by Peter Burden, Julia Dillon
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In June 1992, in one of his earlier deceptions at the News of the World, young Asian investigative reporter Mazher Mahmood and road-hardened snapper Steve Grayson went off to France -- for a bit of fun, for sure -- but also in pursuit of a little story that they thought would bring a smirk to a few British Sunday breakfast tables. It would appear with one of the paper's absurd "rubber stamp" labels: "EUROSEX -- SPECIAL INQUIRY."
They were following up on an advertisement placed by an English chef, Ben Stronge, and his wife, Roxanne, for "sexy, fun mini-breaks" -- which meant, apparently, gourmet food and wife-swapping weekends -- in their house in the village of Matringhem, in the Pas de Calais.
In order to prevent finding themselves in awkward wife-swap complications with other guests, Mahmood managed to find out who else had booked in. He then phoned them and told them their bookings had to be cancelled. The only guests would be Mahmood (posing as a surgeon from London) and a girlfriend, and Grayson, going openly as a photographer, and his wife, Jeanette, whom he had discreetly neglected to tell what was supposed to be going on.
Booked in as separate couples who didn't know each other, Grayson with his wife arranged to arrive first. A taxi drove them from Calais through the flat northern French countryside and delivered them to a small chateau on the edge of the village. The chateau looked deserted, an no one appeared to greet them. After a while, a man ambled up the road towards them, and Grayson asked if he knew where he would find the Englishman who lived in the chateau.
"Ah!" the walked exclaimed knowingly. "Ze wife-swapping!" And he told them they were at the wrong place, though luckily (as the taxi had gone), only a short walk from their real destination.
Grayson found he almost had a mutiny on his hands when he explained to Jeanette what they were going to do, and that she would have to pretend to swap with Mazher, leaving their host and his girlfriend to each other.
Once they were in the right "chateau" -- in fact a fairly undistinguished detached bourgeois village house -- the Graysons were greeted eagerly by their English hosts, who plied them with canapes and champagne.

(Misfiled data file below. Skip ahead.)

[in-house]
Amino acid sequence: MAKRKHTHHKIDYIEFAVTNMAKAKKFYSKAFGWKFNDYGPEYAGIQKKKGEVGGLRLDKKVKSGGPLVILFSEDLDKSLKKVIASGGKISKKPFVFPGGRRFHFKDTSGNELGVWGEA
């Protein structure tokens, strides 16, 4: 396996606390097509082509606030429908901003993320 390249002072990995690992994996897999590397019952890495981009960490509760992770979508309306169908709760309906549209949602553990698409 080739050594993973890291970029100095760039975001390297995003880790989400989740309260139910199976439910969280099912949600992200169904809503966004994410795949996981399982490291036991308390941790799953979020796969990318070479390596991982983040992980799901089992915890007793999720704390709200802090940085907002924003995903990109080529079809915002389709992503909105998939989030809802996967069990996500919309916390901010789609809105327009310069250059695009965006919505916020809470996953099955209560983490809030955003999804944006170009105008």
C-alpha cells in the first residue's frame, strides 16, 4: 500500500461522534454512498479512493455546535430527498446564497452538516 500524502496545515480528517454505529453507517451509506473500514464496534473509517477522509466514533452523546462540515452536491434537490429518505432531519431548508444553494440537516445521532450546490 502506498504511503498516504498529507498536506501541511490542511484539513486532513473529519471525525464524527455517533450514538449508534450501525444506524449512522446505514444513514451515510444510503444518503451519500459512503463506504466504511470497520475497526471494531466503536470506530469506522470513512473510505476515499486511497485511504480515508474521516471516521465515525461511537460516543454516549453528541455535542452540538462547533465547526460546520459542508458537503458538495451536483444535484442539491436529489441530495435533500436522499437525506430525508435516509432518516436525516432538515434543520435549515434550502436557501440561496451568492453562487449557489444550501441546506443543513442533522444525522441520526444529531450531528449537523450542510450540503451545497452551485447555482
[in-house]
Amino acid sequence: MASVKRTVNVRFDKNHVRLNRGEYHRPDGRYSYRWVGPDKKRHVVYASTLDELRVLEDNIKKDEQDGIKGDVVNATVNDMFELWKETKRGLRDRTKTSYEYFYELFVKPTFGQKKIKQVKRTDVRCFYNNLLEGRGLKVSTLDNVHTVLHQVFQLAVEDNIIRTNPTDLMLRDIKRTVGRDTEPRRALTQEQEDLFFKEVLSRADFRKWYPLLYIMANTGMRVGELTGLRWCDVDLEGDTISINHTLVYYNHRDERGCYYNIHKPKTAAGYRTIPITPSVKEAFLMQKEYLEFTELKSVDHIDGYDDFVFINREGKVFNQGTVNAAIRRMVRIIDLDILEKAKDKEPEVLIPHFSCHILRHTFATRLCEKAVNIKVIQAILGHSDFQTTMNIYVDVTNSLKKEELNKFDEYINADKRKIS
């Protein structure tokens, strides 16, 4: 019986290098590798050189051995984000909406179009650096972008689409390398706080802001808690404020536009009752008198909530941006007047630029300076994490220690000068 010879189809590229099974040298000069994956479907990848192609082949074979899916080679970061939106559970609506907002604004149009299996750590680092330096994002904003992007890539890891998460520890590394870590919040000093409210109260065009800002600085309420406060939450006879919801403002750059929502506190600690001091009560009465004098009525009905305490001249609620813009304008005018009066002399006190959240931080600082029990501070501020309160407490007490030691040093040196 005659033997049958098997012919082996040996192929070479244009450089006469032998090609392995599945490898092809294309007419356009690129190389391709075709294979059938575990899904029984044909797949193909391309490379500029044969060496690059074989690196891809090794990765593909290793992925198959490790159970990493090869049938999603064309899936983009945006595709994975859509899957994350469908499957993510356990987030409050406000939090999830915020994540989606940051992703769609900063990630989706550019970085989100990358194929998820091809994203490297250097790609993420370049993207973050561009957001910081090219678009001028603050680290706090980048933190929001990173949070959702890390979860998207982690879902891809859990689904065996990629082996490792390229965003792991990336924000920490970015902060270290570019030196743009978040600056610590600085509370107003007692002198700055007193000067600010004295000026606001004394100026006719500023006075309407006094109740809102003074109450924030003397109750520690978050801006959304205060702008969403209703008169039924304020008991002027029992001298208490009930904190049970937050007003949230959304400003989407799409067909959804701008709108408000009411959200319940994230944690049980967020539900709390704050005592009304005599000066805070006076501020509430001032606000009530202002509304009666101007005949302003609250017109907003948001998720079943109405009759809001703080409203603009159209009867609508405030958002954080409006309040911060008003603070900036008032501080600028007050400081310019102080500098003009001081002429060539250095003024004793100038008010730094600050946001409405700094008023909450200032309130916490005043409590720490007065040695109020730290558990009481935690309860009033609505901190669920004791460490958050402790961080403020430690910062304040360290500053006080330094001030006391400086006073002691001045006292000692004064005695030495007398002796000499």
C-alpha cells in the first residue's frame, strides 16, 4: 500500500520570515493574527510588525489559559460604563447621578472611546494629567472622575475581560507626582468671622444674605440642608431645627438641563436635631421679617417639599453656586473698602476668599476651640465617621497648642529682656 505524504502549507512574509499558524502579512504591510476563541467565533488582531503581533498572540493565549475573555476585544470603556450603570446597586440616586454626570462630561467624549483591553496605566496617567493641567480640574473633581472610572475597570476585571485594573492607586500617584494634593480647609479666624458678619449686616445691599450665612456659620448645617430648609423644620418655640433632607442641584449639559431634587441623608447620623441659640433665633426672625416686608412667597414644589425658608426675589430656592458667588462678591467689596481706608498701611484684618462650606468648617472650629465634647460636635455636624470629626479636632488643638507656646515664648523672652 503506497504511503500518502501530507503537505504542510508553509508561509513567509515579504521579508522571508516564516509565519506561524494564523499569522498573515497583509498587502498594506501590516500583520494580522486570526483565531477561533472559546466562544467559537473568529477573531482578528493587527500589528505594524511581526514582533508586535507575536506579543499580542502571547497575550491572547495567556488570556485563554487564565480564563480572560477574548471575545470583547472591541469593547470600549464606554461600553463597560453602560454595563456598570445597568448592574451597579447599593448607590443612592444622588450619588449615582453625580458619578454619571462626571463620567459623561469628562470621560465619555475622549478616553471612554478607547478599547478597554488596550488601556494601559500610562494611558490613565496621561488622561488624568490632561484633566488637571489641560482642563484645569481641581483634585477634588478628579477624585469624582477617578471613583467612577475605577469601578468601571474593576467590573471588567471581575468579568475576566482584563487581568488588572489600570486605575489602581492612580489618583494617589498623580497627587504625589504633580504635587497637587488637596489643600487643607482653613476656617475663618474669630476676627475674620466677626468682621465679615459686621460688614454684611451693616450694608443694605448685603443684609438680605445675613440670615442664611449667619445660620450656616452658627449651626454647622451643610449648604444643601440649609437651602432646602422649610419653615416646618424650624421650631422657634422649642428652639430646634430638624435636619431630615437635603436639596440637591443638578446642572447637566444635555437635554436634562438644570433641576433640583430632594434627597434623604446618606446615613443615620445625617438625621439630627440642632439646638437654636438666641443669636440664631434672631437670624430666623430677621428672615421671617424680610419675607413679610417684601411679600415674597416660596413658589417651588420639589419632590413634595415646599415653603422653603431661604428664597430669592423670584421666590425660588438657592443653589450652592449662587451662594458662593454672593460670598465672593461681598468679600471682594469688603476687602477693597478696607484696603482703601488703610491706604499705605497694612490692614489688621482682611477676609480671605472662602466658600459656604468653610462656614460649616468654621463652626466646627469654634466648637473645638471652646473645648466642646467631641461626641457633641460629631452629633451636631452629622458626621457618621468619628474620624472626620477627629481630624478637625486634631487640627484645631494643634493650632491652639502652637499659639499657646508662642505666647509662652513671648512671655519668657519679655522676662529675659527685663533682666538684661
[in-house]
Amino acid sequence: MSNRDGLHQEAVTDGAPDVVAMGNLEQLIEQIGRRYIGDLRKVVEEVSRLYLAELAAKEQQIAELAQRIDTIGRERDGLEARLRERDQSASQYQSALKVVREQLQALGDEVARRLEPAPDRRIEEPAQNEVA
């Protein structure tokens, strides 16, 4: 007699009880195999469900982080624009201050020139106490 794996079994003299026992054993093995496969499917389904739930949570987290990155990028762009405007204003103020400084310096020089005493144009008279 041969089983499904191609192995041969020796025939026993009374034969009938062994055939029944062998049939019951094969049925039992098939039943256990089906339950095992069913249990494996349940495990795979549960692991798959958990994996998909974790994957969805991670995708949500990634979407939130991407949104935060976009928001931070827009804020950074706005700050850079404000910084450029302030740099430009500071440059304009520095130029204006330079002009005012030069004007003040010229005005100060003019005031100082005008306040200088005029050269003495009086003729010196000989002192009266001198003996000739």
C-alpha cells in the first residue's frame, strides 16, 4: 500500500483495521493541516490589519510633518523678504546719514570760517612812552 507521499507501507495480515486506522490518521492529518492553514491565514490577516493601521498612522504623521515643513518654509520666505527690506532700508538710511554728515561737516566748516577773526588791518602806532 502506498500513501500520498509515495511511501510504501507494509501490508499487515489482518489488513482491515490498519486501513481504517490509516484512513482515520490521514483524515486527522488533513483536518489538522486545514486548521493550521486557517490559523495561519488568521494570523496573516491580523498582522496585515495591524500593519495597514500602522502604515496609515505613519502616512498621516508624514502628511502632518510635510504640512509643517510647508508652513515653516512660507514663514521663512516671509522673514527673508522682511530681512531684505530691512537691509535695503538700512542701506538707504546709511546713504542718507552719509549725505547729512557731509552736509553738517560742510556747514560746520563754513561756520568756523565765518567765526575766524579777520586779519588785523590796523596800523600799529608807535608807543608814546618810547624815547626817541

After they'd been shown up to a large, glamorous bedroom to change, they came back down to be "introduced" to the Asian surgeon and his girlfriend, who'd just arrived. A long and lavish dinner followed at which the six of them ate, culminating in the chef disappearing briefly, only to reappear on the sweeping staircase in a silk posing pouch and being a gyrating dance intended to create the right mood for the orgy that he proposed would follow. The intrepid News of the World men quickly swapped with each other's partners to avoid compromising themselves with the chef or his girlfriend.
This proved harder than expected when the chef, abandoning his silken jockstrap, sidled up to Jeanette and started to put his hand up her skirt. She managed to rebuff him tactfully, suggesting she wasn't "ready."
Thinking on their feet in the resourceful tradition of Screws newshounds, they managed to side-step a direct encounter with their hosts and pretended they fancied each other's partners most, with Steve making inventive excuses for taking as many shots as he could of the naked chef and his fishnet-clad wife. After a series of tricky manoeuvres, Grayson ended up with his wife, who by that stage was very unhappy and anxious to leave.
The following morning Mazher faked a couple of phone calls, pretending he had to get straight back to London to operate on a dying patient. Steve and Jeanette hitched a lift from him, to the great disappointment of their host, for whom the whole week-end had been a disaster.
The hacks were happy, though. They got back to England with enough copy for a story and the shots to back it up. As was the paper's practice then (since largely abandoned to avoid people taking out injunctions), Mazher rang the targets to "front them up" (telling them what was going to go into the paper) and to get a reaction from them.
Ben, the chef, cried when Mazher told him his little "sexy mini-break" was being featured in the News of the World. Then he rang the editor, Patsy Chapman, to tell her that he was divorced, and that if the story were published, he would be barred from ever seeing his children again. If that happened, he would kill himself.
He pleaded with her, but hard-nosed Patsy told him if she listened to every sob-story about why she shouldn't run a story, nothing would ever get printed.
Within a fortnight the man had hanged himself in his French house.
The photographer, Steve Grayson, was horrified, and felt directly responsible for what had happened -- his big, revealing, semi-naked shot of Roxanne had been a major part of the story.
Mazher Mahmood, on the other hand, told Steve that as far as he was concerned, the man was a fool to have been so indiscreet and he'd got what was coming to him.